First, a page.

You can find the office of your local and national elected officials in your area. Some Members of Congress have more than one office in their congressional district, and permanent staff members are usually available for you to meet with.

 

Requesting Your Meeting

 

Make your request in writing and follow up with a call to the Appointment Secretary/Scheduler.

 

Suggest specific times and dates for your meeting

 

Let them know what issue or legislation you wish to discuss.

 

Make sure they know that you are a constituent.

    Prepare for Your Meeting

     

    Contact the NCSF to help you decide on your talking points, and get information that you can leave with your elected official.

     

    Decide who will attend the meeting. Bringing more than four or five people can be hard to manage

     

    Agree on talking points. Your goal is to make a strong case for your position, so don't disagree in the meeting. If a point is causing tension in the group, leave it out

     

    Plan out your meeting keeping in mind that time is limited. Decide who will start the conversation, and which points each person will make

     

    Decide what you want achieve. Do you want your elected official to vote for or against a bill? Do you want them to support your issue or oppose a restrictive ordinance? Ask them to do something specific.

     

    During the Meeting

     

    Be prompt and patient. Elected officials run on very tight schedules.

     

    Keep it short and focused. You will have twenty minutes or less with a staff person, and as little as ten minutes if you meet with your elected official. Stick to your talking points.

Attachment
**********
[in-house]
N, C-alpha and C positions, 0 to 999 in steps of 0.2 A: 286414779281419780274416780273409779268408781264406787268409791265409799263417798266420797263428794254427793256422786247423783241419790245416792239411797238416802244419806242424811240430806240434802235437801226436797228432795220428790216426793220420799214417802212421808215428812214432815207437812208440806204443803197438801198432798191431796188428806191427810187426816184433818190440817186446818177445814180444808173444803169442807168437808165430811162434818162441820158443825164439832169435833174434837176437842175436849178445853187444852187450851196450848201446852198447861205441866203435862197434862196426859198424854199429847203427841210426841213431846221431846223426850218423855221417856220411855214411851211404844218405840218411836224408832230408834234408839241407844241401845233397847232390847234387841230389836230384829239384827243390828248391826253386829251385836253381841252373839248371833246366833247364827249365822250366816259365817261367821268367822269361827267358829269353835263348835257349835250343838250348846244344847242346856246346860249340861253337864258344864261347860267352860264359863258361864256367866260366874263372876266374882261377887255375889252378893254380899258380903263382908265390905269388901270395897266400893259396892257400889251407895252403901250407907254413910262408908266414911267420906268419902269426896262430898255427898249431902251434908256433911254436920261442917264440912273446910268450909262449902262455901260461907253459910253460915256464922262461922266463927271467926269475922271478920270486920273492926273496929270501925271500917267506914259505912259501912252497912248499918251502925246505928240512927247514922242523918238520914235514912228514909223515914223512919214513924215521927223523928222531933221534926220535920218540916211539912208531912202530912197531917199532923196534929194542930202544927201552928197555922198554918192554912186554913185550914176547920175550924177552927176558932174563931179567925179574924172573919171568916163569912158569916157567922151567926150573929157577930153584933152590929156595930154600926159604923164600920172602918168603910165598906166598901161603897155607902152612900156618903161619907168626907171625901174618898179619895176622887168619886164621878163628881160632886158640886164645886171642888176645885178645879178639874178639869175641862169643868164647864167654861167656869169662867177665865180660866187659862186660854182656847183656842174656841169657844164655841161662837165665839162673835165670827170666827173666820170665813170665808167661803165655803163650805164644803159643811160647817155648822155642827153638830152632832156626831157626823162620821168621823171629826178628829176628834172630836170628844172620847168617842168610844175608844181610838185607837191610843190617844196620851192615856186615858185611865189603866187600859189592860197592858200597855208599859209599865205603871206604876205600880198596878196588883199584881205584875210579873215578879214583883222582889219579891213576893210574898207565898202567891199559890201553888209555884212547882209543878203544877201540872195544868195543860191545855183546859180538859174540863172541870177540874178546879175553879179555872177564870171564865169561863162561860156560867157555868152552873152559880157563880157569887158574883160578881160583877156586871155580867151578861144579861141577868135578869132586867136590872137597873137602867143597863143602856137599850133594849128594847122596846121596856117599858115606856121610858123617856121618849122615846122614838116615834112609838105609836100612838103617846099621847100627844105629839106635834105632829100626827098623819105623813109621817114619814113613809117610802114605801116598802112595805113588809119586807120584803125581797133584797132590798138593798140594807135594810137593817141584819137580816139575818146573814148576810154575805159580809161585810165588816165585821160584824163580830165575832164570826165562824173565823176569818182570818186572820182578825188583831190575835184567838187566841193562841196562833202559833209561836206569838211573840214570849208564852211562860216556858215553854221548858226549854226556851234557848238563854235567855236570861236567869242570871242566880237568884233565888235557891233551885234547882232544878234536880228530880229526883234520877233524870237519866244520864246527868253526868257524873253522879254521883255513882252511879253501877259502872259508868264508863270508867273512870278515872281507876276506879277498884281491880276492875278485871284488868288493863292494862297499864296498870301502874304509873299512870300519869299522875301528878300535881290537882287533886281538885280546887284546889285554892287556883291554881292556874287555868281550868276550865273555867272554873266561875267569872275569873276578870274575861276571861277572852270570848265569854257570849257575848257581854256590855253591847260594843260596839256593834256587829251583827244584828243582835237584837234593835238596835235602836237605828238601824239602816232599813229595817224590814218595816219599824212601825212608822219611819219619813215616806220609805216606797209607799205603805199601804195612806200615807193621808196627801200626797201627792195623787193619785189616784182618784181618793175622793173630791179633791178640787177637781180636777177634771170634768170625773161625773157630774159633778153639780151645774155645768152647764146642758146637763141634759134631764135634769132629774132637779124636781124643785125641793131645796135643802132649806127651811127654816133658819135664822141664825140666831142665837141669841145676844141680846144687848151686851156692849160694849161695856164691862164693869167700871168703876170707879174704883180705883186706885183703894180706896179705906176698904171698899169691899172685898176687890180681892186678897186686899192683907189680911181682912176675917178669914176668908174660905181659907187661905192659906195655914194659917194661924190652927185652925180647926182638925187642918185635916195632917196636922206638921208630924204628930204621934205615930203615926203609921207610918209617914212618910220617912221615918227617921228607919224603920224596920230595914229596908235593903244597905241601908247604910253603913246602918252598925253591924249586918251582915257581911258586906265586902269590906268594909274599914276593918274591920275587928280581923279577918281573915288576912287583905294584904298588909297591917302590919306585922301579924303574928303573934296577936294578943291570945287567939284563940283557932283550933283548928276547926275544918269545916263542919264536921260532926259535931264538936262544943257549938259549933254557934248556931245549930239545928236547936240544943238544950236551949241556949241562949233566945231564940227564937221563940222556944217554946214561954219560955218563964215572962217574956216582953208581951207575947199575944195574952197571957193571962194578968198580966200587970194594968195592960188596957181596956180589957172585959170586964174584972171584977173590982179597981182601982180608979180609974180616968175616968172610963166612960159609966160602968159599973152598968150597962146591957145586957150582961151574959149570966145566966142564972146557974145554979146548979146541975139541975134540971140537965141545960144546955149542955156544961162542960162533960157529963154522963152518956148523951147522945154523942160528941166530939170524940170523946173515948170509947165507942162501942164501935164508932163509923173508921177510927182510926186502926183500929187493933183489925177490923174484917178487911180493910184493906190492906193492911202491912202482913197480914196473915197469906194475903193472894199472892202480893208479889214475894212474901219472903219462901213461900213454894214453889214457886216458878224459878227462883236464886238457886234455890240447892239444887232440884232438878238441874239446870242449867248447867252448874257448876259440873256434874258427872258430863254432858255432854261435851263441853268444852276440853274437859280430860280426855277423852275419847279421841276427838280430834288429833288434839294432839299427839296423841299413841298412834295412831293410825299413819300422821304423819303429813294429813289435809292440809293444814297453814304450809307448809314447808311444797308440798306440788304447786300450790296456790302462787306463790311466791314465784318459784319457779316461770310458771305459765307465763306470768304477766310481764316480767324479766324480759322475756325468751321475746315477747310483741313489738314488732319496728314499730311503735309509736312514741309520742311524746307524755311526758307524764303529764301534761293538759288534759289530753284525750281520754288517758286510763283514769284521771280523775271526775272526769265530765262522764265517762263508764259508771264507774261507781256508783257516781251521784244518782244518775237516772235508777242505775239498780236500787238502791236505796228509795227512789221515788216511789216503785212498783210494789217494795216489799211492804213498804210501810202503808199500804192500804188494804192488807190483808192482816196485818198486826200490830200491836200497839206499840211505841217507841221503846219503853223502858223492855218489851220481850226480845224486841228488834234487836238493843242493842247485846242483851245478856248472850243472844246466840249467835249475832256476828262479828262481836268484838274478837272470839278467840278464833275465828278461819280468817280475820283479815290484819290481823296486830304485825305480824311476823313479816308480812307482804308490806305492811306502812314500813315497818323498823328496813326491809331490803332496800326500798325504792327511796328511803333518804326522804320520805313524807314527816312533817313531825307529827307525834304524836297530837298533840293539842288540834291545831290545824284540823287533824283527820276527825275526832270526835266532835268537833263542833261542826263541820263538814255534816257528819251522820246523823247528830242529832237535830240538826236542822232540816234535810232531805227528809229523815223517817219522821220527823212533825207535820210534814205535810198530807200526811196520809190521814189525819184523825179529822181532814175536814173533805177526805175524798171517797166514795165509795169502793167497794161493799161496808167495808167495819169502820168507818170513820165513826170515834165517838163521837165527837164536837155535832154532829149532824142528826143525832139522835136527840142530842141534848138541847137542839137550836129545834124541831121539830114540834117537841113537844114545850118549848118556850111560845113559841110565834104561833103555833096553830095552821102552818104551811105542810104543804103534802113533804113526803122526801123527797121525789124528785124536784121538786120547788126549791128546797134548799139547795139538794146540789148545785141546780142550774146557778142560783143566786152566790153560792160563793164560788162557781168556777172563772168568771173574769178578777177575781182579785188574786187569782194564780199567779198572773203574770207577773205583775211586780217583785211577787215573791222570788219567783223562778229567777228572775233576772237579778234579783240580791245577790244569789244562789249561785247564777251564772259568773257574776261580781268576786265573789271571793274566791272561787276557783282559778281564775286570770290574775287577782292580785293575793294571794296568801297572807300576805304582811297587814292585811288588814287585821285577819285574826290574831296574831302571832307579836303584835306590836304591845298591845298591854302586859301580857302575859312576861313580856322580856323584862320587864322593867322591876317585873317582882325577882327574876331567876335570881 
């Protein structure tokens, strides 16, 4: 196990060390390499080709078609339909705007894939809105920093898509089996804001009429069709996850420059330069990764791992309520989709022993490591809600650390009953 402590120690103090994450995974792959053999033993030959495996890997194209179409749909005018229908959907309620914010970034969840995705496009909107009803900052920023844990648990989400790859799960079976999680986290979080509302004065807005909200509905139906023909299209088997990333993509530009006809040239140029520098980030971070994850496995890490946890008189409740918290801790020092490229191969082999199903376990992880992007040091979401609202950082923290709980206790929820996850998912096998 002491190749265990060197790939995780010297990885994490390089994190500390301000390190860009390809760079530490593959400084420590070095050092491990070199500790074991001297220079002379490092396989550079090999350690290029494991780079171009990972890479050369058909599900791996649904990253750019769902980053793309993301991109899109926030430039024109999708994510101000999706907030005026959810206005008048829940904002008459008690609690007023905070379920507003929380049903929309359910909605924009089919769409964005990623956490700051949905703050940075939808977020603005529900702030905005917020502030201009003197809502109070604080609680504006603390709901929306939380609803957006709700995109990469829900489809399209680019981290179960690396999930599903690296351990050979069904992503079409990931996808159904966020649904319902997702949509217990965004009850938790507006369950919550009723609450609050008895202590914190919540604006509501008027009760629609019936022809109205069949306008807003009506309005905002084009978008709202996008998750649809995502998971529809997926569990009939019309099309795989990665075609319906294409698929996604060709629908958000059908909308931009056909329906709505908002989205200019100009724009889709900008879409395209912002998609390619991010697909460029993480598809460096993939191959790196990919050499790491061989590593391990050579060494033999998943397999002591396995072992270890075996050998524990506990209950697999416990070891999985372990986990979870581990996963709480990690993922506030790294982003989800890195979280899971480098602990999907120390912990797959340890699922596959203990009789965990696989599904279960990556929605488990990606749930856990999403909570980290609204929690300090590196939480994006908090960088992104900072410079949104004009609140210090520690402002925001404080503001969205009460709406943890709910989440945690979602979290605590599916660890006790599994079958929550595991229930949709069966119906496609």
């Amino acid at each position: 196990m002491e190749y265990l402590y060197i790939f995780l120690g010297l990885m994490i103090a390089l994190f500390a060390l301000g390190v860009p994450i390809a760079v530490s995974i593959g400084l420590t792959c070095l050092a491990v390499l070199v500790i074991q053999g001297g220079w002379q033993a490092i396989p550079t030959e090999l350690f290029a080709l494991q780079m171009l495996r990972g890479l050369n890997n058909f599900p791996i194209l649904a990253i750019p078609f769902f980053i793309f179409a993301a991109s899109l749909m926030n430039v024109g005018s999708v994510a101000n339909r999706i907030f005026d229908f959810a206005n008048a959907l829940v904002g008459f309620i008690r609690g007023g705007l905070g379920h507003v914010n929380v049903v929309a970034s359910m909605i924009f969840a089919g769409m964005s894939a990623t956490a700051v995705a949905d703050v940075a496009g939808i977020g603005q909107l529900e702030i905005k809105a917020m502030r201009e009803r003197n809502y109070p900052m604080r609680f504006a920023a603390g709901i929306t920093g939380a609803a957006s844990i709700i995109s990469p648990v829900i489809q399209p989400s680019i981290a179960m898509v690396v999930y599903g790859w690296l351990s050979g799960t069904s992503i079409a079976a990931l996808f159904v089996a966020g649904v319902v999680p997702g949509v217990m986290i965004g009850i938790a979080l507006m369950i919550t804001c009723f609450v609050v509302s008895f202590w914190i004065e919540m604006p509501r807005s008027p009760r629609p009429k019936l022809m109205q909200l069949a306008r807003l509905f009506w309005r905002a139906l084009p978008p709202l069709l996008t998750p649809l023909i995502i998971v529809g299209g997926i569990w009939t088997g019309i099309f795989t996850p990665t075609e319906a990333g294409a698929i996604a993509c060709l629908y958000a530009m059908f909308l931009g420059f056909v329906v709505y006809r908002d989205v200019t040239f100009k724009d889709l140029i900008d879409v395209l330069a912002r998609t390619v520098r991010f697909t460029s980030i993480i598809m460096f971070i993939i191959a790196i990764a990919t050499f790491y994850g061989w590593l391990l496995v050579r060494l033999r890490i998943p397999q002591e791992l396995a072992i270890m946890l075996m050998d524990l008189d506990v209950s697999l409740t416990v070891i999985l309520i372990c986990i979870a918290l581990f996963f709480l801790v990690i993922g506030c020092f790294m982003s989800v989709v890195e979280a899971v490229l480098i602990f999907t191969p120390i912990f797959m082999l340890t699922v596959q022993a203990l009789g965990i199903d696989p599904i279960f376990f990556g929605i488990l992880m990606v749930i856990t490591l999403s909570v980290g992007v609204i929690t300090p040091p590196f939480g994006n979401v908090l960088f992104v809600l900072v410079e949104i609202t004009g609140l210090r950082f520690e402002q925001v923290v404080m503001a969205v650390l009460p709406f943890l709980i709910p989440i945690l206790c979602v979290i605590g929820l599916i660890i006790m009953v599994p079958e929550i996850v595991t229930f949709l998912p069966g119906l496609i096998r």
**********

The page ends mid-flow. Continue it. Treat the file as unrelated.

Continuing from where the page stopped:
Know your elected official's record on similar issues or legislation. Begin by thanking them for voting in support of your issues, and for taking the time to meet with you.

     

    Leave only a few pages of information that contain your main points. Include your contact information.

     

    Provide concise personal and local examples of the impact of the legislation or issue. This is the most important thing you can do in a lobby visit.

     

    You don't need all of the information on an issue. If you don't know the answer to a question, it is fine to tell the elected official that you will get that information. This gives you the chance to contact them again about the issue.

     

    Set deadlines for a response. You sometimes won't get a definitive answer at the meeting. Ask when you should check back in to find out what your elected official intends to do about your request. If you need to get information to them, set a date for when this will happen.

      After the Meeting

       

      Right after the meeting, compare notes with everyone in your group to confirm what the elected official committed to do and what follow up information you committed to send.

       

      One of you should promptly send a thank you letter for meeting with you.

       

      Follow up immediately with any requested materials and information.